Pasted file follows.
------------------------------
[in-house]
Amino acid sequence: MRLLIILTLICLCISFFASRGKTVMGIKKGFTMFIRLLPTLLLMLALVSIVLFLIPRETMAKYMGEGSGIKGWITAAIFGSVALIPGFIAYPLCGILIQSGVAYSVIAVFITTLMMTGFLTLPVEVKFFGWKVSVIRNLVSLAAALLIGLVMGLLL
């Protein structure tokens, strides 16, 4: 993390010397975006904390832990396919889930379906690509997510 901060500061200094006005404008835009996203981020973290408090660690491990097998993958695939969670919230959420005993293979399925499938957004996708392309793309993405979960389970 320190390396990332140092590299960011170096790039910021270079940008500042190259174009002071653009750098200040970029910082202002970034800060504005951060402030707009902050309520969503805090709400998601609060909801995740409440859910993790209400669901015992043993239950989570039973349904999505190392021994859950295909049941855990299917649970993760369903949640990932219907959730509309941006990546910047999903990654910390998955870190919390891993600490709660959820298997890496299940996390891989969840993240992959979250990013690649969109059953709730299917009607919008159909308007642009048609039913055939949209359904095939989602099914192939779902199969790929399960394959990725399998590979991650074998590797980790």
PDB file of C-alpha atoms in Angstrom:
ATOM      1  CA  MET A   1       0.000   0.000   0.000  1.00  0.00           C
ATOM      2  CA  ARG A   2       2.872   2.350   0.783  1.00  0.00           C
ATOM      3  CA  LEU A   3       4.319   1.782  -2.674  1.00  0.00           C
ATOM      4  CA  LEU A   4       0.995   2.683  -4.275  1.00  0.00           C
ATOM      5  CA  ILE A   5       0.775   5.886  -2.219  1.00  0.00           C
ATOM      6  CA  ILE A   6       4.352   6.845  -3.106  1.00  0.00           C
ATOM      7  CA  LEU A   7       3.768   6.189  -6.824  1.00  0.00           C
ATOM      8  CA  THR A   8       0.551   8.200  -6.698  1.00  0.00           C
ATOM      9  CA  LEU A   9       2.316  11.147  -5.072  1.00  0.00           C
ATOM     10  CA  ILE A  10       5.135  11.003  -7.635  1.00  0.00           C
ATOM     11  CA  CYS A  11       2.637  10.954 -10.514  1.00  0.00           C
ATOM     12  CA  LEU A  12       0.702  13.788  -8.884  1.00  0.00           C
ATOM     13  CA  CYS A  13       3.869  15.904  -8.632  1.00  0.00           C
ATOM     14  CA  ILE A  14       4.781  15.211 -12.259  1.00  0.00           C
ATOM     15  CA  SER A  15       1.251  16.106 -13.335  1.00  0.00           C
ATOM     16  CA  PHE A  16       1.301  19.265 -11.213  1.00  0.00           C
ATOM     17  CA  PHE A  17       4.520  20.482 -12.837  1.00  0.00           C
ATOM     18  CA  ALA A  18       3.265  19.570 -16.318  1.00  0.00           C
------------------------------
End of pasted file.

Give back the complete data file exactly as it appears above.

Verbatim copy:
[in-house]
Amino acid sequence: MRLLIILTLICLCISFFASRGKTVMGIKKGFTMFIRLLPTLLLMLALVSIVLFLIPRETMAKYMGEGSGIKGWITAAIFGSVALIPGFIAYPLCGILIQSGVAYSVIAVFITTLMMTGFLTLPVEVKFFGWKVSVIRNLVSLAAALLIGLVMGLLL
């Protein structure tokens, strides 16, 4: 993390010397975006904390832990396919889930379906690509997510 901060500061200094006005404008835009996203981020973290408090660690491990097998993958695939969670919230959420005993293979399925499938957004996708392309793309993405979960389970 320190390396990332140092590299960011170096790039910021270079940008500042190259174009002071653009750098200040970029910082202002970034800060504005951060402030707009902050309520969503805090709400998601609060909801995740409440859910993790209400669901015992043993239950989570039973349904999505190392021994859950295909049941855990299917649970993760369903949640990932219907959730509309941006990546910047999903990654910390998955870190919390891993600490709660959820298997890496299940996390891989969840993240992959979250990013690649969109059953709730299917009607919008159909308007642009048609039913055939949209359904095939989602099914192939779902199969790929399960394959990725399998590979991650074998590797980790």
PDB file of C-alpha atoms in Angstrom:
ATOM      1  CA  MET A   1       0.000   0.000   0.000  1.00  0.00           C
ATOM      2  CA  ARG A   2       2.872   2.350   0.783  1.00  0.00           C
ATOM      3  CA  LEU A   3       4.319   1.782  -2.674  1.00  0.00           C
ATOM      4  CA  LEU A   4       0.995   2.683  -4.275  1.00  0.00           C
ATOM      5  CA  ILE A   5       0.775   5.886  -2.219  1.00  0.00           C
ATOM      6  CA  ILE A   6       4.352   6.845  -3.106  1.00  0.00           C
ATOM      7  CA  LEU A   7       3.768   6.189  -6.824  1.00  0.00           C
ATOM      8  CA  THR A   8       0.551   8.200  -6.698  1.00  0.00           C
ATOM      9  CA  LEU A   9       2.316  11.147  -5.072  1.00  0.00           C
ATOM     10  CA  ILE A  10       5.135  11.003  -7.635  1.00  0.00           C
ATOM     11  CA  CYS A  11       2.637  10.954 -10.514  1.00  0.00           C
ATOM     12  CA  LEU A  12       0.702  13.788  -8.884  1.00  0.00           C
ATOM     13  CA  CYS A  13       3.869  15.904  -8.632  1.00  0.00           C
ATOM     14  CA  ILE A  14       4.781  15.211 -12.259  1.00  0.00           C
ATOM     15  CA  SER A  15       1.251  16.106 -13.335  1.00  0.00           C
ATOM     16  CA  PHE A  16       1.301  19.265 -11.213  1.00  0.00           C
ATOM     17  CA  PHE A  17       4.520  20.482 -12.837  1.00  0.00           C
ATOM     18  CA  ALA A  18       3.265  19.570 -16.318  1.00  0.00           C